Biorisk assessment

Biorisk assessment: how to protect yourself

Three years after the outbreak of the Covid-19 pandemic and with the experience that follows, We are now all aware of how potentially dangerous exposure to biological risks is and how there are working environments where the biological risk is greater than others: laboratories and health facilities present exposure to biological risk quite different from that of an office. Through an in-depth assessment, the sources of biological risks can be identified, the risks involved can be assessed and effective strategies developed to prevent and control their spread.


Biological hazards are infectious agents or other substances derived from living organisms that can cause harm to humans and the environment. These dangers can be present in different forms, including bacteria, viruses, fungi and parasites. These dangers can be present in different forms, including bacteria, viruses, fungi and parasites. The risks associated with biological hazards depend on various factors, such as the type of hazard, the route of exposure and the susceptibility of the individual.

Deliberate use of biological agents and potential exposure risk

A biological agent is a microorganism, cell culture, endoparasite that can cause infections, allergies, intoxications. Microorganisms are a microbiological entity capable of reproducing or transferring genetic material. Cell culture is the result of in vitro growth of cells derived from multicellular organisms.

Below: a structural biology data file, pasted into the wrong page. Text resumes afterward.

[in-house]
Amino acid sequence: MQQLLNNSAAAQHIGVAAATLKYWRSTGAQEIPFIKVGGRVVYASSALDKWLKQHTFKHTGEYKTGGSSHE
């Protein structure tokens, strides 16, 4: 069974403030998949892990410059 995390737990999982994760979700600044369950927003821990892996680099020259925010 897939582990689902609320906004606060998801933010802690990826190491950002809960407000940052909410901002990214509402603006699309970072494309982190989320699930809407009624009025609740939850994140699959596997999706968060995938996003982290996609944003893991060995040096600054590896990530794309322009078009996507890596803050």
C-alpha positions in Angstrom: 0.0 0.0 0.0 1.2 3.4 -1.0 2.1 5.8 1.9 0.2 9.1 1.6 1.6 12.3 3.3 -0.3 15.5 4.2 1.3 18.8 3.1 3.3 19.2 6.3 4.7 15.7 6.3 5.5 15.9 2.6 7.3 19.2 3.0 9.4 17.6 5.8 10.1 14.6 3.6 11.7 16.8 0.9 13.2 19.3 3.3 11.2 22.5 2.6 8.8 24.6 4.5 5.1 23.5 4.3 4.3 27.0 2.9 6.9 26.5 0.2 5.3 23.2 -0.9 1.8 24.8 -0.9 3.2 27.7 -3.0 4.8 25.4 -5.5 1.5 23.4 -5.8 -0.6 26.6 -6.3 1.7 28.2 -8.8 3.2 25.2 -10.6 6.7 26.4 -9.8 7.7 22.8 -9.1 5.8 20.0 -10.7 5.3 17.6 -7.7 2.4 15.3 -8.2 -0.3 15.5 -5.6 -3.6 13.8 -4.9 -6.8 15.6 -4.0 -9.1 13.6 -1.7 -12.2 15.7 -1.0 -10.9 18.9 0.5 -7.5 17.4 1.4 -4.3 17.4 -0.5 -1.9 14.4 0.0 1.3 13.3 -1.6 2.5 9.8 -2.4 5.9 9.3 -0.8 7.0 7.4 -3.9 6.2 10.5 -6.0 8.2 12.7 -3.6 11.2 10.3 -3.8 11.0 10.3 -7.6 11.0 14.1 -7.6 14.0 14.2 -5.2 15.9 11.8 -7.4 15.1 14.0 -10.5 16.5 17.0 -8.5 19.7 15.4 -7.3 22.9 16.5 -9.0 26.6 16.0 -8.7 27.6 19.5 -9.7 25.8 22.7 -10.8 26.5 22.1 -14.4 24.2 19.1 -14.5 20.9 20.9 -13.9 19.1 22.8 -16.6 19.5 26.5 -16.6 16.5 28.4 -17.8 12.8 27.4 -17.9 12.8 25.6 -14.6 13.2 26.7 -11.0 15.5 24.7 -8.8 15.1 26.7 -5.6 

According to the Legislative Decree 81/08 art. 271 there is deliberate use of biological agents when they are deliberately introduced into the working cycle to undergo various treatments and exploit their biological properties. As an example some activities with deliberate use of biological agents are the laboratories of universities and research centers, health, zooctenia and veterinary, pharmaceutical companies. If, on the other hand, the presence of the biological agent is not intentional because it is not a specific object of the activity itself, then we talk about activities that involve a potential risk of exposure.

Transmissibility and vehicles of infection

Biological agents may be transmitted for respiratory (aerodispersi microbes), oral, cutaneous, parenteral (introduction of substances into deep tissues by means of scalpels, needles, scissors and other sharp instruments), via passive vector arthropods (organisms that passively carry pathogenic microorganisms) or active type (for example mosquitoes, lice, fleas).

The vehicles of infection are air (closed and poorly ventilated working environments), contaminated water, soil, hands, blood and blood products.

Types of biorisk assessment

The biological risk is the probability that an individual comes into contact with a pathogenic organism, becomes infected and contracts a disease. There are basically two levels of assessment: assessment of the intrinsic dangerousness of the biological agent and assessment of the risk of infection of exposed workers. In other words, it is both qualitative and quantitative.